“One may think an auto ride is just about transporting a passenger from one area to another, but it can be so much more. Traffic jams in the IT corridor are frequent, so passengers tend to feel irritated while waiting. The WiFi keeps them engaged. Once a customer urgently needed a laptop and I felt bad for not being able to provide him with one. The next day, I had a laptop and tablet. These gadgets led to social media selfies which in turn increased my customers,” he says.
Similarly, he noticed that the office-going crowd often skipped breakfast and complained about it. That’s how the snack section comprising fruits, wafers, and more came up. The auto has chocolates, coconut water and regular water as well.
Interestingly, he purchased an ATM way before the demonetisation episode. Back then, he saw that people didn’t always have change on them and that sometimes they would forgo the money. So he got a swiping machine.
Once Annadurai arranged for the services and collated general knowledge, it was easier to strike up conversations with the strangers. On most occasions, the passengers talked first out of curiosity, he says.
“There are all kinds of people who take my ride — friendly, shy, sad, happy, or confused. I am always welcoming and for that, I learnt to say hello in nine languages. I even learnt the names of Hindi movies, scientists, freedom fighters, famous places across India, and sports to make them feel at home. They are surprised and happy when there is something common to talk about. People everywhere are the same, you just need to find that one hook,” he says.
Annadurai says giving free products and services is only the first step that will determine the trust-building factor. Three years ago, he launched a pilot project to test this. He placed umbrellas for people to borrow and asked them to return them after using them at their convenient time. He also realised that the customer may not board again, so he tied up with shops and stores on OMR where people can deposit.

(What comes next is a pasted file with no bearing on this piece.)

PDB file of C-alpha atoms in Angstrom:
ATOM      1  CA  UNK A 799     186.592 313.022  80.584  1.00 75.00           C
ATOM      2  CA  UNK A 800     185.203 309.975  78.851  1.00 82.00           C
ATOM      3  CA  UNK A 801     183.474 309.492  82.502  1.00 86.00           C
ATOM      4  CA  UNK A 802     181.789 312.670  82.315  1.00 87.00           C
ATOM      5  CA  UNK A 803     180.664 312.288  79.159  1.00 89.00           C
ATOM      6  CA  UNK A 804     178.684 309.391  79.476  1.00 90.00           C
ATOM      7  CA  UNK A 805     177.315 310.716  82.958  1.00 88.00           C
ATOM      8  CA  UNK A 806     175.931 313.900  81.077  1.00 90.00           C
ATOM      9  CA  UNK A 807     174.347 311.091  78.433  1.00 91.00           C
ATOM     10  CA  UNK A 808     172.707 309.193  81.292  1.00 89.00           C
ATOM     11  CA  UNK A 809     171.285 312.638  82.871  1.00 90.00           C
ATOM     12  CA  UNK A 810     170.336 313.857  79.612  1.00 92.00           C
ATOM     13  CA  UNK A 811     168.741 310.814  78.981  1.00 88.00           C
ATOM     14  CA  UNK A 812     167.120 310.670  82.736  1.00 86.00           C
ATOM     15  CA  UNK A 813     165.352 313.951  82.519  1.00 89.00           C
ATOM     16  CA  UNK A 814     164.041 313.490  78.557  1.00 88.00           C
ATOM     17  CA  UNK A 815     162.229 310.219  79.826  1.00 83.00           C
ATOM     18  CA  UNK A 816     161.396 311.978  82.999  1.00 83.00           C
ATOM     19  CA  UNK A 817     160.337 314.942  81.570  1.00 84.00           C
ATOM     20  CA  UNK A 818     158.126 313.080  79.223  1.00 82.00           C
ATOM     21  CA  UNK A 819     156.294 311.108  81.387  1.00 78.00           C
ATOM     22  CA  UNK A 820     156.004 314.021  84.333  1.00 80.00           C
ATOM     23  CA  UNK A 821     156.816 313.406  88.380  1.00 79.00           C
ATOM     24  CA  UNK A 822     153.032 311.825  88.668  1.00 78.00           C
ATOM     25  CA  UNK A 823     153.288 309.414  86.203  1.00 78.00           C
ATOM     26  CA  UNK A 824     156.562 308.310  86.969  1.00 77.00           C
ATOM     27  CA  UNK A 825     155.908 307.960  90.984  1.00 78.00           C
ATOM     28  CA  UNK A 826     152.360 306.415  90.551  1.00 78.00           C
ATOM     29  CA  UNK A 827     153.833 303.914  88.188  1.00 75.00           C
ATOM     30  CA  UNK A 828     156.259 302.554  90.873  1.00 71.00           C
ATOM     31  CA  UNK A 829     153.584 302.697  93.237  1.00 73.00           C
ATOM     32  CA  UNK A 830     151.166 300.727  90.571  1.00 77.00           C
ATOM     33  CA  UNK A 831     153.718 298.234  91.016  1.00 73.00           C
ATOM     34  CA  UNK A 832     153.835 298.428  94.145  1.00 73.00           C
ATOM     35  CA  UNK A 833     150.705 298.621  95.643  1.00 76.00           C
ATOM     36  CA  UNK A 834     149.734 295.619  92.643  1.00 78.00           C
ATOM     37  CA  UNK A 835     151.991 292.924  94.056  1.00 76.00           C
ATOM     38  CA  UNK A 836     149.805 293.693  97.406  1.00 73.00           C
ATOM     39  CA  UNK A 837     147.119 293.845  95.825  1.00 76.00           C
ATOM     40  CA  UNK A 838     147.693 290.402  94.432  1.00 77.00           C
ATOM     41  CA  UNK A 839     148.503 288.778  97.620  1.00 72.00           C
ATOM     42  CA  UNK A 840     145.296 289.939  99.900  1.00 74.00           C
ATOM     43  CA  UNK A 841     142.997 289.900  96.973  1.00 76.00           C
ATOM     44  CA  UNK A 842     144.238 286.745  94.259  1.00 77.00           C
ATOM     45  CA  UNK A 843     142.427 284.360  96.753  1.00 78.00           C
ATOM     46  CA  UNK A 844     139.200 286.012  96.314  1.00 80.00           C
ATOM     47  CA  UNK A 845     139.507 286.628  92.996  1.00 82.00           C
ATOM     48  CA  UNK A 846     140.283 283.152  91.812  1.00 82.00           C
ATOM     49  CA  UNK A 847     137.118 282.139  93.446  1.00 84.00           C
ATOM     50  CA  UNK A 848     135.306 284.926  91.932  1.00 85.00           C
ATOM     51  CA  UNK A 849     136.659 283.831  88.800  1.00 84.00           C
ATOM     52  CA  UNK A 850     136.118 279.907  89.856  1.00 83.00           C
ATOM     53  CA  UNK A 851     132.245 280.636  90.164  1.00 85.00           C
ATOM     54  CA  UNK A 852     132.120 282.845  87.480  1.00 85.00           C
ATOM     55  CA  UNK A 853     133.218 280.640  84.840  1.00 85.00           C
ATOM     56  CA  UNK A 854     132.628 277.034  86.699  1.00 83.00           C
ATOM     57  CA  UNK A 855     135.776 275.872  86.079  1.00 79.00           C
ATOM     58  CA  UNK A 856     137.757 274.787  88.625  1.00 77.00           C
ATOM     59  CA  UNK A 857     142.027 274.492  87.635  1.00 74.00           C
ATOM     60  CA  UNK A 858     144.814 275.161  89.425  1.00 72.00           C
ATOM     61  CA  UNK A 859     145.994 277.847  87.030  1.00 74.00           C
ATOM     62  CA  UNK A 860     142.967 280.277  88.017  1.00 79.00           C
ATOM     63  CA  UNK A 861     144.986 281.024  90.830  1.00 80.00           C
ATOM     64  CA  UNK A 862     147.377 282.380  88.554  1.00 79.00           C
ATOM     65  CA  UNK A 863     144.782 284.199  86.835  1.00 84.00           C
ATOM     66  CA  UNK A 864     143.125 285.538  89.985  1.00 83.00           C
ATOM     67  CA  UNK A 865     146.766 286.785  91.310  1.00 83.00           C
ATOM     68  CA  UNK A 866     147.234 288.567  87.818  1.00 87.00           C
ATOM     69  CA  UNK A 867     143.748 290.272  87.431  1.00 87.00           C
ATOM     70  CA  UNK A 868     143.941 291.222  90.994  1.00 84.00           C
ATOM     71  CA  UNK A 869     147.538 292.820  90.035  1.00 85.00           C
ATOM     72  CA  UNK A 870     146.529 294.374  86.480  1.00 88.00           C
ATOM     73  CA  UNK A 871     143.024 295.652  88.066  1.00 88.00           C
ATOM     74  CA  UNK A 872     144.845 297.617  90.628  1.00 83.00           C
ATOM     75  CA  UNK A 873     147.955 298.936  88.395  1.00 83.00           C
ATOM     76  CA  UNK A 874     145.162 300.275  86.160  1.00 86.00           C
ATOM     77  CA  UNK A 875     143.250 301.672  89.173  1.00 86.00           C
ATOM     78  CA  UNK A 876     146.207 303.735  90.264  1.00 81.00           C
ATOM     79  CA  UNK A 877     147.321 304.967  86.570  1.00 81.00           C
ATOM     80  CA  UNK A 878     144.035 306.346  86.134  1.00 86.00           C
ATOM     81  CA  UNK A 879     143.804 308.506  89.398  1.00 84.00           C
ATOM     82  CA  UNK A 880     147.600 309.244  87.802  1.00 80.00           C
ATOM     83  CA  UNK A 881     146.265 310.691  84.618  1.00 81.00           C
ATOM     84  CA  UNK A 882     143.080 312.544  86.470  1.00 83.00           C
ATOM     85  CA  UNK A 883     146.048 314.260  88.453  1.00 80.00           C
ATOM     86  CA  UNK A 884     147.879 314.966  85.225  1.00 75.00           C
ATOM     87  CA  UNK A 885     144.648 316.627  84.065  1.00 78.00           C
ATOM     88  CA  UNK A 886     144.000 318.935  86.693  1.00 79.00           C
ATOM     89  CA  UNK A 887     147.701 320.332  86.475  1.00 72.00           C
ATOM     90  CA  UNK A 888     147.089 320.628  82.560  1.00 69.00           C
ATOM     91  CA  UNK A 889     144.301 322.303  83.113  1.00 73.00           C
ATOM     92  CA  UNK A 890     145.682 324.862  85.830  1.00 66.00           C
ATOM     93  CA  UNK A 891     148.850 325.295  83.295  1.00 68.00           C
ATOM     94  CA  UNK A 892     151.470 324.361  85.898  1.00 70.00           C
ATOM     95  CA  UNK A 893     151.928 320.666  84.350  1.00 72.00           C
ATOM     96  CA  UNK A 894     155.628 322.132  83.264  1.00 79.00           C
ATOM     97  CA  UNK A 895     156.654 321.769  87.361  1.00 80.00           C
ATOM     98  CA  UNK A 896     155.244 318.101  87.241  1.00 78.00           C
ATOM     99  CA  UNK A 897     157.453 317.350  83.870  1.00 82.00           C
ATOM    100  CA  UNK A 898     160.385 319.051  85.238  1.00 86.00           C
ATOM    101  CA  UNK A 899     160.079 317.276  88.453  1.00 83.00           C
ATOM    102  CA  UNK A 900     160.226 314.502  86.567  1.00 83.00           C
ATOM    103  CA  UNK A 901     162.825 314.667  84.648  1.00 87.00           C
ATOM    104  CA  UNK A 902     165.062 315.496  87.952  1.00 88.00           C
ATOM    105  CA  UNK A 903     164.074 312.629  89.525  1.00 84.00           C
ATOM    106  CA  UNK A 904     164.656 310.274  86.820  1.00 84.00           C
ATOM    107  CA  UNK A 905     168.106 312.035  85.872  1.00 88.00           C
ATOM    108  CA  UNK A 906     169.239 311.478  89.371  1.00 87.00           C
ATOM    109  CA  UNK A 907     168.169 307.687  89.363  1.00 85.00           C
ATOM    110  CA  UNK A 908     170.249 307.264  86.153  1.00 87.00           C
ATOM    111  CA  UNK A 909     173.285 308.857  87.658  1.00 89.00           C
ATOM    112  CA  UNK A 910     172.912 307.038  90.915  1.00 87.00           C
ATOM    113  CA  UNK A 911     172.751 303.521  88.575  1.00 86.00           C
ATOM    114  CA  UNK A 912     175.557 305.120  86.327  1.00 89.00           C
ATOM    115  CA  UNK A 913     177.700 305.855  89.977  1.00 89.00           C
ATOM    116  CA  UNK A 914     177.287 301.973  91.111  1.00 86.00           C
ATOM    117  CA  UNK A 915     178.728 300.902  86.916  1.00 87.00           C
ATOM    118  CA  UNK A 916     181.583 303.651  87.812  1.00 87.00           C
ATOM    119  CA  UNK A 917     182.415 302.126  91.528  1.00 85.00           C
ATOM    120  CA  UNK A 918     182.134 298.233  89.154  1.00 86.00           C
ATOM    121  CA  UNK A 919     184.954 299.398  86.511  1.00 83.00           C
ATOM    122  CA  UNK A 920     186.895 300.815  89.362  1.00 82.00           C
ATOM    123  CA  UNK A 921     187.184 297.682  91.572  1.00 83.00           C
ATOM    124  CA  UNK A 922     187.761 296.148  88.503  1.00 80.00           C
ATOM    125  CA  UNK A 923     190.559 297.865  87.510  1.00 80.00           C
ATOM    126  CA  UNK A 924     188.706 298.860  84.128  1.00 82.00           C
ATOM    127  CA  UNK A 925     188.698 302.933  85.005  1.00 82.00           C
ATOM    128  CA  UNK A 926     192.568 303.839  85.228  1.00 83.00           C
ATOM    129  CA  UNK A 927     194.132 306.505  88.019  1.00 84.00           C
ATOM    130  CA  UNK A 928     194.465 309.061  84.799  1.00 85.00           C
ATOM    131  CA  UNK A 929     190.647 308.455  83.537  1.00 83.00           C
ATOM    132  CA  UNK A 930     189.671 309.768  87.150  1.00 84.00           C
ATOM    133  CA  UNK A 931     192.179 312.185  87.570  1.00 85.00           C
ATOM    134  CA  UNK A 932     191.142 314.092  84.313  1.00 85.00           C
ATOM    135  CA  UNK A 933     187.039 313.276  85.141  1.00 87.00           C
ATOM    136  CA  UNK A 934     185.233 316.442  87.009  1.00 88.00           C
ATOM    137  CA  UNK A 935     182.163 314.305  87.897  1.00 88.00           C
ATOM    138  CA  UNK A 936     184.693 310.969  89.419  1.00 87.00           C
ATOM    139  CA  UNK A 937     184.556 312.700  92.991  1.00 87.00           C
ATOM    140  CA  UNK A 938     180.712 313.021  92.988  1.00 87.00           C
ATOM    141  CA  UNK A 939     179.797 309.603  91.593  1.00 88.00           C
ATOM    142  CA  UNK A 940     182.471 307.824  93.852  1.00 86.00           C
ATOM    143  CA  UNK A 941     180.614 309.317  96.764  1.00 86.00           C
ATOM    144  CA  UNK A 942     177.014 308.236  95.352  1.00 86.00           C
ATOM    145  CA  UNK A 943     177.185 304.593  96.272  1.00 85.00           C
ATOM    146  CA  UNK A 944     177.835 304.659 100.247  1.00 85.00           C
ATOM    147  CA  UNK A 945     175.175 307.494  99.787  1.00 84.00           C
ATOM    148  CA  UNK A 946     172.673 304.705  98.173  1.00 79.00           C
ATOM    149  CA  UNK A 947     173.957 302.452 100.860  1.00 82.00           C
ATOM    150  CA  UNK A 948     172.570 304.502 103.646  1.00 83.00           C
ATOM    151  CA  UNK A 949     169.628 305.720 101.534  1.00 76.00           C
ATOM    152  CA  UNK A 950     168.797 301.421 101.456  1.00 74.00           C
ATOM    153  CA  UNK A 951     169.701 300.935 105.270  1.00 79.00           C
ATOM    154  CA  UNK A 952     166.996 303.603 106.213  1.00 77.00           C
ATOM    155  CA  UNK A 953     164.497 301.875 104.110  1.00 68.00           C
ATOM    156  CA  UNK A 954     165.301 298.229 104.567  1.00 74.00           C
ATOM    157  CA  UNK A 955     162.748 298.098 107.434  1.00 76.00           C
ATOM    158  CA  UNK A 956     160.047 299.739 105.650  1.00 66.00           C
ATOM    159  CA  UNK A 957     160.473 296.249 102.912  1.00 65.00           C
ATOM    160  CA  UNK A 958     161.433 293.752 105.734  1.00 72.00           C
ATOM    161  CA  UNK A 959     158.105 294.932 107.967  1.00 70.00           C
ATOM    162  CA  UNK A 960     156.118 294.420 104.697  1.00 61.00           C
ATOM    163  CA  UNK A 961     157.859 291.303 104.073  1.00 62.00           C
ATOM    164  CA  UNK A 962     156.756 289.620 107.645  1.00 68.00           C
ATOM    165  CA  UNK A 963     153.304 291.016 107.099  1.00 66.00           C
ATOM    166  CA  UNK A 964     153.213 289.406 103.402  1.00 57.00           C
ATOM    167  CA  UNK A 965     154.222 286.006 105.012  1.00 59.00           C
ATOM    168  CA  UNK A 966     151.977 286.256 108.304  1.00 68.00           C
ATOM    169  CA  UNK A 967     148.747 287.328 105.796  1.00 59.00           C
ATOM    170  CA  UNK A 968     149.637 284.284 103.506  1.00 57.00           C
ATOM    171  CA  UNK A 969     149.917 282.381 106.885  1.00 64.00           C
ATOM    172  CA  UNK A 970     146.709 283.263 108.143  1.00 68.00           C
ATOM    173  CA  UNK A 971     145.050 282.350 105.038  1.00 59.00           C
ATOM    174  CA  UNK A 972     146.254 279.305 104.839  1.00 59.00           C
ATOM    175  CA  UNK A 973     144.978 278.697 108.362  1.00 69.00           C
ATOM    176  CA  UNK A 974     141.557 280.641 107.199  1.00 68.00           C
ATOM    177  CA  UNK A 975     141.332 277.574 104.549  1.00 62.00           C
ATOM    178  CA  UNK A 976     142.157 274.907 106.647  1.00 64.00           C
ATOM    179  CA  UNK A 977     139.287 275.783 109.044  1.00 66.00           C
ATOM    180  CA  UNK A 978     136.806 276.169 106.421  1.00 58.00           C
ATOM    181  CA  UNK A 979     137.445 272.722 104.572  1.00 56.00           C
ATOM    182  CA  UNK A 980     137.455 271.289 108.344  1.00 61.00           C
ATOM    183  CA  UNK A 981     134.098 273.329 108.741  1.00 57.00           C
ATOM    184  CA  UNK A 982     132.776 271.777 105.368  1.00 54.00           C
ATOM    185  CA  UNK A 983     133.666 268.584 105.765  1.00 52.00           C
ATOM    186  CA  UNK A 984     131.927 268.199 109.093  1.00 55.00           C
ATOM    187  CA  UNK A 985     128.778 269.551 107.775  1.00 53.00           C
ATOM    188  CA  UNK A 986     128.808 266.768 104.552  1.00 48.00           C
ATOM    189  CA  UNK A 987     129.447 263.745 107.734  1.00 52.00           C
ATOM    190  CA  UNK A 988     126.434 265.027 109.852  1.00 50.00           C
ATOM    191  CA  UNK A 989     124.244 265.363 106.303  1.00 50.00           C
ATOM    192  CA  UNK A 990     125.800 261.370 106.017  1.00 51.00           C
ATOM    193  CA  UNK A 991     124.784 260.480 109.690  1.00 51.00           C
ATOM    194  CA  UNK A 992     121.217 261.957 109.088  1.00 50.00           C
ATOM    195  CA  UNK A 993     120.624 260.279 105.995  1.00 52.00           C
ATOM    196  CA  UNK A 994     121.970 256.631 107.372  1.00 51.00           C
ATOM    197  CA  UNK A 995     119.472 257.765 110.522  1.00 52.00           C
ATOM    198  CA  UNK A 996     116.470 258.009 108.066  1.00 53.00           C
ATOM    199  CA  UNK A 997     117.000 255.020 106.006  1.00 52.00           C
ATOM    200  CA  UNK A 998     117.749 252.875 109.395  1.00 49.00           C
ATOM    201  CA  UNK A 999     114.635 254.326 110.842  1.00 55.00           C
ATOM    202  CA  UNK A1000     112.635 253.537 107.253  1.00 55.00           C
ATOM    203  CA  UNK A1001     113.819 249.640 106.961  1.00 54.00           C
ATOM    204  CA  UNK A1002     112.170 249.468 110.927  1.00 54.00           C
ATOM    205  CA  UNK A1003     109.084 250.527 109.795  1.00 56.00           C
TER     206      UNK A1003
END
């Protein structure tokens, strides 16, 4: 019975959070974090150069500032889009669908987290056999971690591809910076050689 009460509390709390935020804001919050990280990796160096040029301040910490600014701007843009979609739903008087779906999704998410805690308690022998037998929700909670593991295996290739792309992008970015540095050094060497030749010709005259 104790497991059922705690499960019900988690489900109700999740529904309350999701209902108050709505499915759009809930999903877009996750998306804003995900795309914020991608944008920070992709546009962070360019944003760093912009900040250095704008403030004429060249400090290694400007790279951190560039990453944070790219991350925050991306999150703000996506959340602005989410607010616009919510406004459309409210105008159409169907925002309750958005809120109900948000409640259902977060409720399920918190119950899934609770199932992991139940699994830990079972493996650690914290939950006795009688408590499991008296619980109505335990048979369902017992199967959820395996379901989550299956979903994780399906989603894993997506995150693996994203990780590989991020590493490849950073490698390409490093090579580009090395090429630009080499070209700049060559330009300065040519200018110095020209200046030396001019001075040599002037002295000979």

“I was stunned to see people returning the umbrellas. I was able to trust them as much as they trust me. I also learnt another important lesson — people are nice if you give them a chance,” he adds.
Repeat customers and referrals
Generating recurring customers and soliciting referrals is another valuable lesson that Annadurai’s humble auto set-up imparts. According to him, it is the most effective and affordable practice. He follows a couple of tactics to do so.
These include monthly contests containing five general knowledge questions, where one lucky winner gets Rs 1,000. Additionally, he also gives tokens to customers if they take more than 20 rides, wherein they can redeem them for Rs 250; 30 and 40 rides will fetch Rs 500 and Rs 1,000 respectively. This is possibly the best gimmick for repeat customers, he says.
Interestingly, some customers are moved by his gesture and they refuse to redeem and that’s when Annadurai knows he has made a friend.
Advanced booking, especially for foreigners, also helps. He travels to the airport at odd hours to pick up passengers if there is an advanced booking. He gives free rides on special occasions such as Children’s Day, Women’s Day, Mother’s Day, etc.
However, if you are a teacher in Chennai, Annadurai will offer you a ride for free on any day, anywhere.
“Teachers shape engineers, doctors, lawyers, journalists and so on. Theirs is one of the noblest professions. This is my way of showing them gratitude for their tremendous work,” says Annadurai.
Annadurai caters to a hundred passengers daily and his average monthly income (pre-pandemic) is Rs 1,18,000. Of this, he spends Rs 19,000 on the products and services to keep the customers happy.
In the initial days, Annadurai’s friends and family warned him against investing his earnings to provide these luxurious facilities. But he wanted to do everything he could to keep his customers happy. Even when the pandemic affected his earnings, he did not shy away from giving free rides, masks and sanitisers to the needy.
You can follow Annadurai here.
Edited by Divya Sethu